Recently, I came across of the newly translated Manual by Harald Keilhack on 1.Nc3 titled “Knight on the Left,” which is well reviewed here. I’ve been inspired by Asa Hoffmann to look more deeply into this terribly neglected first move, and my readers will likely remember my recent post on this line against the caro-kann. It’s odd that it isn’t played more often, considering it is not only sound but also in line with classical opening principals. By developing a knight, white hits central squares, places a knight on a good square, and leaves options open as to the direction the game may take. And yet, if you look for top players who play this, there really aren’t any. Morozevich has tried it on for size, though this shouldn’t surprise anyone, and the Danish Correspondence GM Ove Ekebjaerg played 1.Nc3 exclusively, nearly becoming the Correspondence world champion with this move. And yet, there is a paucity of material on it.
Keilhack’s book is a collection of 99 games, heavily annotated with sidelines and suggestions. The games are grouped together logically according to possible transpositions, which it should come as no surprise this opening is full of. Often, 1.Nc3 will transpose to a King’s pawn game. The Scandinavian is possible after 1.Nc3 d5 2.e4 dxe4 3.Nxe4 Qd5 (when white’s best move is to simply play the knight back to c3 arriving at a standard scandivian, though in blitz I prefer to bring the knight to g3 just to be tricky.) Obviously, the Sicilian grand prix is possible after 1.Nc3 c5 2.e4 Nc6 3.f4, as well as the french, vienna, caro kann, and nearly any other king’s pawn game. However, 1.Nc3 is more than a simple stepping stone to other variations, it does have a heart and soul all its own and some unique positions that are native to 1.Nc3 alone. The most interesting of these is the Van Geet Attack, which is an aggressive attempt by white to play for knight activity in a closed position on the kingside of the board. Not surprisingly, it resembles a Nimzowitsch defense (1…Nc6) in reverse. The Van Geet Attack occurs after the moves 1.Nc3 d5 2.e4 d4 3.Nce2, giving us the following position:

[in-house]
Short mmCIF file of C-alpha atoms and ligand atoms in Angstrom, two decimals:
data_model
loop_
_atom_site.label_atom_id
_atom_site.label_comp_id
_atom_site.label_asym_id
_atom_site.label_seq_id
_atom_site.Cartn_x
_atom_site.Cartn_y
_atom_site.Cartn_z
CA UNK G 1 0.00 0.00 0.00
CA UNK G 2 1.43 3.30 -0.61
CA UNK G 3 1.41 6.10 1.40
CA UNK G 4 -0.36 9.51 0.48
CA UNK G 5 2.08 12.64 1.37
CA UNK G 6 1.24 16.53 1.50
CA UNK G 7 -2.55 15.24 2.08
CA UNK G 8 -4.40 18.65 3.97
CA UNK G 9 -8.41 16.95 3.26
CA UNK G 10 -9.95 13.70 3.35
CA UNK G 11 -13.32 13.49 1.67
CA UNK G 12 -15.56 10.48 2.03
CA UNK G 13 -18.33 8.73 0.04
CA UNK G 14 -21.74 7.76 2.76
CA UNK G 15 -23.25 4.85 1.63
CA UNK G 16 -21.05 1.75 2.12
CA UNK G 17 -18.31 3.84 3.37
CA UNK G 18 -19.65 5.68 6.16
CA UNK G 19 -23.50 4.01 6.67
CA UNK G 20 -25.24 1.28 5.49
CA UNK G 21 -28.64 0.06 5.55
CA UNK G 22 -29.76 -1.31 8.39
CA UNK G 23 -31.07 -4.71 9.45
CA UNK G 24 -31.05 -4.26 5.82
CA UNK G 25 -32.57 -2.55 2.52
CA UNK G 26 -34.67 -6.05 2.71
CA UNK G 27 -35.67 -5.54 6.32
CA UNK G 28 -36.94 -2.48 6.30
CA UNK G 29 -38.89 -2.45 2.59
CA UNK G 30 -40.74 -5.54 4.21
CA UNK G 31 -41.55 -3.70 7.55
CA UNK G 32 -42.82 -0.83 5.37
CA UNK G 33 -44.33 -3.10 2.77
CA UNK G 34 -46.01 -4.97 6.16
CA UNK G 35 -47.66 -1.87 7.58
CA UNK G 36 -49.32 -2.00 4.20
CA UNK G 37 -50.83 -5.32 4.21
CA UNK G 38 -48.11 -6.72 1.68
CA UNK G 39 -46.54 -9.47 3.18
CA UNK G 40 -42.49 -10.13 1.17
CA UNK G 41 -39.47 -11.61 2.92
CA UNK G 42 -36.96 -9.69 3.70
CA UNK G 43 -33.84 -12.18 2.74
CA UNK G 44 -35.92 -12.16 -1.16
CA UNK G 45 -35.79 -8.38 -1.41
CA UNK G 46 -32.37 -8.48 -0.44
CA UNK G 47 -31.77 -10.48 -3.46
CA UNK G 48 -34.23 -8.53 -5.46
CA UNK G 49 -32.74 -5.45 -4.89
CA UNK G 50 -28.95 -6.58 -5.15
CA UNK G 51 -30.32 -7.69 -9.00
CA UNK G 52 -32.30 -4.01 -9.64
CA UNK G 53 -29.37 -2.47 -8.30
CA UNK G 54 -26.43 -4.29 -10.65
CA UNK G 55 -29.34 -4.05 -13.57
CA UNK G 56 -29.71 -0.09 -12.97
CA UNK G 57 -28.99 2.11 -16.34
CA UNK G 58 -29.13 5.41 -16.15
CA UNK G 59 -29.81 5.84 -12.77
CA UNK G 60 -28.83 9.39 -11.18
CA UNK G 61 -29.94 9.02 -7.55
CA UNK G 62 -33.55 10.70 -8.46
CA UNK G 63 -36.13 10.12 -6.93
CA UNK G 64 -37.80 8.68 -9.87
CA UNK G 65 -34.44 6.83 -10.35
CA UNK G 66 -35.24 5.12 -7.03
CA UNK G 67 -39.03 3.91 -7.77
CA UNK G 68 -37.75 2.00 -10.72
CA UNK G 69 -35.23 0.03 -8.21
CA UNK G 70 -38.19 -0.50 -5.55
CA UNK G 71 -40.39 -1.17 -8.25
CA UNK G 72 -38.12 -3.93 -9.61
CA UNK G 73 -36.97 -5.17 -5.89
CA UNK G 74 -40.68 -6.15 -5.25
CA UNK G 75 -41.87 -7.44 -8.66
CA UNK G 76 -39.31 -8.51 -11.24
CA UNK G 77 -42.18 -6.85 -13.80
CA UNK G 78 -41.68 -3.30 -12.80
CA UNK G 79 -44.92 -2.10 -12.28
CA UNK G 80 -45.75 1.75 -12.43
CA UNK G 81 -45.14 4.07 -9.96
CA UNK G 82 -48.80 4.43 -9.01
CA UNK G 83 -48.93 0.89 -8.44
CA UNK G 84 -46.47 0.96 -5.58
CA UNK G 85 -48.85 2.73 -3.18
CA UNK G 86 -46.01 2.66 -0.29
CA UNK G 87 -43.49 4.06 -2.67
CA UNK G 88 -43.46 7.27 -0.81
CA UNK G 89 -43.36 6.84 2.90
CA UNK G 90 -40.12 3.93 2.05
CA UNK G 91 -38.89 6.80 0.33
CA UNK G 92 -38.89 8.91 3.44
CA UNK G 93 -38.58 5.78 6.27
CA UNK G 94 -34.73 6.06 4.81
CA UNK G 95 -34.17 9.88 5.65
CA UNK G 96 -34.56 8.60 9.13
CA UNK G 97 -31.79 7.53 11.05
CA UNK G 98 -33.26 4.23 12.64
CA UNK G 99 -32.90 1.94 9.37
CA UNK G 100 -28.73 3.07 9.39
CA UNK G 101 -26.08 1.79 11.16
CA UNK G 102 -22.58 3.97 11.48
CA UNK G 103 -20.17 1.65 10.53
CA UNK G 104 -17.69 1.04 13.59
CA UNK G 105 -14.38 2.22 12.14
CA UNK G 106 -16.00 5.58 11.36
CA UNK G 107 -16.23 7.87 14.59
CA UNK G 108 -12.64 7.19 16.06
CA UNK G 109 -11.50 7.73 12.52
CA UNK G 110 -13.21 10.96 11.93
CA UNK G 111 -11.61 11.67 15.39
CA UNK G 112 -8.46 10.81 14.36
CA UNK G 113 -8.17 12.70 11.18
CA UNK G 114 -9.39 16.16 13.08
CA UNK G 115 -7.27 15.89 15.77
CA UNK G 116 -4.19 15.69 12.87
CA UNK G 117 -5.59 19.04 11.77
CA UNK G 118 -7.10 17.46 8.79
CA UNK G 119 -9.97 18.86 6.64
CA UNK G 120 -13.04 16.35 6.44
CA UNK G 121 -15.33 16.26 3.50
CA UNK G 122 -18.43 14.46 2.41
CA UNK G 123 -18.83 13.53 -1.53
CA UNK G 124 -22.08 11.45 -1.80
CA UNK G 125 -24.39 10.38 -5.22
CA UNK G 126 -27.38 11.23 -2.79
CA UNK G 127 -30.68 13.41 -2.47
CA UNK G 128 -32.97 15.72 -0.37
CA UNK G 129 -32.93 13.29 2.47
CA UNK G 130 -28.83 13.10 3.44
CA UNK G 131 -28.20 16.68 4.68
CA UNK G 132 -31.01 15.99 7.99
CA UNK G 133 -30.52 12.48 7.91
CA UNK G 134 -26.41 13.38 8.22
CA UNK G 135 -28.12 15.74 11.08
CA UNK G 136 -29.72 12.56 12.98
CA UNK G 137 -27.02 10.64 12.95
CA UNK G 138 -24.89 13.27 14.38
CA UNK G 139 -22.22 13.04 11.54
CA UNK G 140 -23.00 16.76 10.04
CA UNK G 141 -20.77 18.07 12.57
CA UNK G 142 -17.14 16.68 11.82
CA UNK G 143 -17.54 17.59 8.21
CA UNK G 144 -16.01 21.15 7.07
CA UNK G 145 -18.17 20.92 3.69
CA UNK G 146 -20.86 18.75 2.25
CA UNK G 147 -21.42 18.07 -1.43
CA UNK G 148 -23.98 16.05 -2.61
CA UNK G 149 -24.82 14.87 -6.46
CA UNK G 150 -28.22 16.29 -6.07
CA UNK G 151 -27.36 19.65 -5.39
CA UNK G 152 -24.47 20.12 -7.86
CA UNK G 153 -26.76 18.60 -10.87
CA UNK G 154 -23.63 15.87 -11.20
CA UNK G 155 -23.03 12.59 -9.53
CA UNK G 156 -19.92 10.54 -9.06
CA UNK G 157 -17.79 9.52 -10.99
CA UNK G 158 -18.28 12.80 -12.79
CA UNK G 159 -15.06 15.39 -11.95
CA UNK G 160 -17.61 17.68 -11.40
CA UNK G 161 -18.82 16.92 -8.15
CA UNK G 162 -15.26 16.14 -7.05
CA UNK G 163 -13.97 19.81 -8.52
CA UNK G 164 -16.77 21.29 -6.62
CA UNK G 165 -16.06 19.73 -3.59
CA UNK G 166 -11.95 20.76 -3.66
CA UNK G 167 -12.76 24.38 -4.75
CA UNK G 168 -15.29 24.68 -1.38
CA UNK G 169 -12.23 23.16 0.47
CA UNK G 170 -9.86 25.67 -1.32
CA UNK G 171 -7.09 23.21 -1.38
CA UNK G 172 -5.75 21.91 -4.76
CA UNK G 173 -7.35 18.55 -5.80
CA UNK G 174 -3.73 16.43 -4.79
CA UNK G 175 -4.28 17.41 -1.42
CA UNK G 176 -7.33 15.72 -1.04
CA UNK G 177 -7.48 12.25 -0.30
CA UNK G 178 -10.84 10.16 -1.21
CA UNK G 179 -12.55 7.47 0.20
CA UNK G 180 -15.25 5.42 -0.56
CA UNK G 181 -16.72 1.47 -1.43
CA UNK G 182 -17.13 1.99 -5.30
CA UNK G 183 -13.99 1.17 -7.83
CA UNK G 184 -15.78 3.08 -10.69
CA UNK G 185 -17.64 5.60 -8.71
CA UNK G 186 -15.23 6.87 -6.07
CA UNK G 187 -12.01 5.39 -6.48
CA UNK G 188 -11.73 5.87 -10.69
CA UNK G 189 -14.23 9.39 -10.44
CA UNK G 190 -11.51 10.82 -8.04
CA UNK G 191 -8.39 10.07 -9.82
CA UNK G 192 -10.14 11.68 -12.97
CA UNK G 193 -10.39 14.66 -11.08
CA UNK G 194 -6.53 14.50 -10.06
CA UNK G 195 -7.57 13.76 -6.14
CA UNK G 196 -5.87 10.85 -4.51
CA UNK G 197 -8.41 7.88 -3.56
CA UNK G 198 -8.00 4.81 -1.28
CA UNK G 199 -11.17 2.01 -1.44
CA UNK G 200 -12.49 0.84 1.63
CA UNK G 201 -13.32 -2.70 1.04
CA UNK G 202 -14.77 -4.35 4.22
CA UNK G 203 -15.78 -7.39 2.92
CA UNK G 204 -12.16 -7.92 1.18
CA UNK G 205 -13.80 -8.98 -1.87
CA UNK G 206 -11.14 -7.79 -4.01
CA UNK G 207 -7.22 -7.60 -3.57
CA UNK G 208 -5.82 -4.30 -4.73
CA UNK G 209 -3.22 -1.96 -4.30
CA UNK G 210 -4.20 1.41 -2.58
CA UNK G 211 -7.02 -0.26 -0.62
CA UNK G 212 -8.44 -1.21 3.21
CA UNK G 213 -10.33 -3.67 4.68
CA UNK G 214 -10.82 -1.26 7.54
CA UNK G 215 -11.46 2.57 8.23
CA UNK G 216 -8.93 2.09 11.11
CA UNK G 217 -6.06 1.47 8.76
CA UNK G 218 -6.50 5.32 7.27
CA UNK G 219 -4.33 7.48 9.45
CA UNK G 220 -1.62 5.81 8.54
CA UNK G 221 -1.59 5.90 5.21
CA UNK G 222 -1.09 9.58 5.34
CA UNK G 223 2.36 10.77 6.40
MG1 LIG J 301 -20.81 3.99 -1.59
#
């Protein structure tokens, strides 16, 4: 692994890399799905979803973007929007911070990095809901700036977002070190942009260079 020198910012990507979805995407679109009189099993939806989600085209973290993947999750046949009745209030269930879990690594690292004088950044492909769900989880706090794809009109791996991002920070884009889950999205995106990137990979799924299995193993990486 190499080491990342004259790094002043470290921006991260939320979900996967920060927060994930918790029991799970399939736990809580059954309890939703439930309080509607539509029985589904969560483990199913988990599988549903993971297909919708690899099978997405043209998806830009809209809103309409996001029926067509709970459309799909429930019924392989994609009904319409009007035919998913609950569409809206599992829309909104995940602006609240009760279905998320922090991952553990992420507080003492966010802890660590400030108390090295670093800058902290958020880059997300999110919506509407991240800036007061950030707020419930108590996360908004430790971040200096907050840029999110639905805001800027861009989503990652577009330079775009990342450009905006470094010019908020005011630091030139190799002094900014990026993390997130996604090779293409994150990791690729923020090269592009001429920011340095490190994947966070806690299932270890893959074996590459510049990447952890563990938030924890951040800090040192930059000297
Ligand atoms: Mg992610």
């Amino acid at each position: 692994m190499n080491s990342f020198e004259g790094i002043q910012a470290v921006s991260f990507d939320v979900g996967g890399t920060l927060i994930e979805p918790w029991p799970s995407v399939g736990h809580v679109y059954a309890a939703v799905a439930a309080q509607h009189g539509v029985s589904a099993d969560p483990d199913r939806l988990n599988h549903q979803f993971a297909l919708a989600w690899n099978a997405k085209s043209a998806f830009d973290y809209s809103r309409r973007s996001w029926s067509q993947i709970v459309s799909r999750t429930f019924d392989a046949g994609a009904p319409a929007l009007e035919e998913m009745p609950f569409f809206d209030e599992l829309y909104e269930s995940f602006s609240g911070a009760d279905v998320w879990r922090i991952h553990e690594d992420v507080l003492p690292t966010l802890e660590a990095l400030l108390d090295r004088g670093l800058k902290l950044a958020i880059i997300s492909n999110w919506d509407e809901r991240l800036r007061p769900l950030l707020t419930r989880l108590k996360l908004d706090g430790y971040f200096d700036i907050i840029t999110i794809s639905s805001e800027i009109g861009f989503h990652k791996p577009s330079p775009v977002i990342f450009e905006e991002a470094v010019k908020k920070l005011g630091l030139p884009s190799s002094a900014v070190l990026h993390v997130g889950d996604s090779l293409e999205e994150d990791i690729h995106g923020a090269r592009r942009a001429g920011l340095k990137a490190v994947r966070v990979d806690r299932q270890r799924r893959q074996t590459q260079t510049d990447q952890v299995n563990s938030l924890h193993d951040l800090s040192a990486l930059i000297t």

In this position, white plans to move the knight again to g3, then play Nf3, Bc4 or b5, d3, and play a strategic closed game involving an interesting kingside attack with his knights and perhaps a timely f4 break.
In the following game, black plays logical looking moves but gets steamrolled by the straightforward ideas for white in this line. While it’s a miniature, it is nonetheless instructive.
In order to avoid a biased approach, i’m including the following game as well where black pushes back and plays for a kingside pawn storm, which is a common way for black to fight in this variation. White manages to break through on the queenside just in time to sac his queen and get a perpetual.
In general, I’m attracted to this opening because it is uncommon, and yet it is also theoretically rich. Often, players who chose to play uncommon sidelines do so in order to avoid opening theory, however that is not really possible in the 1.Nc3 universe, and without a question the better prepared player will outscore his opponent consistently in this line.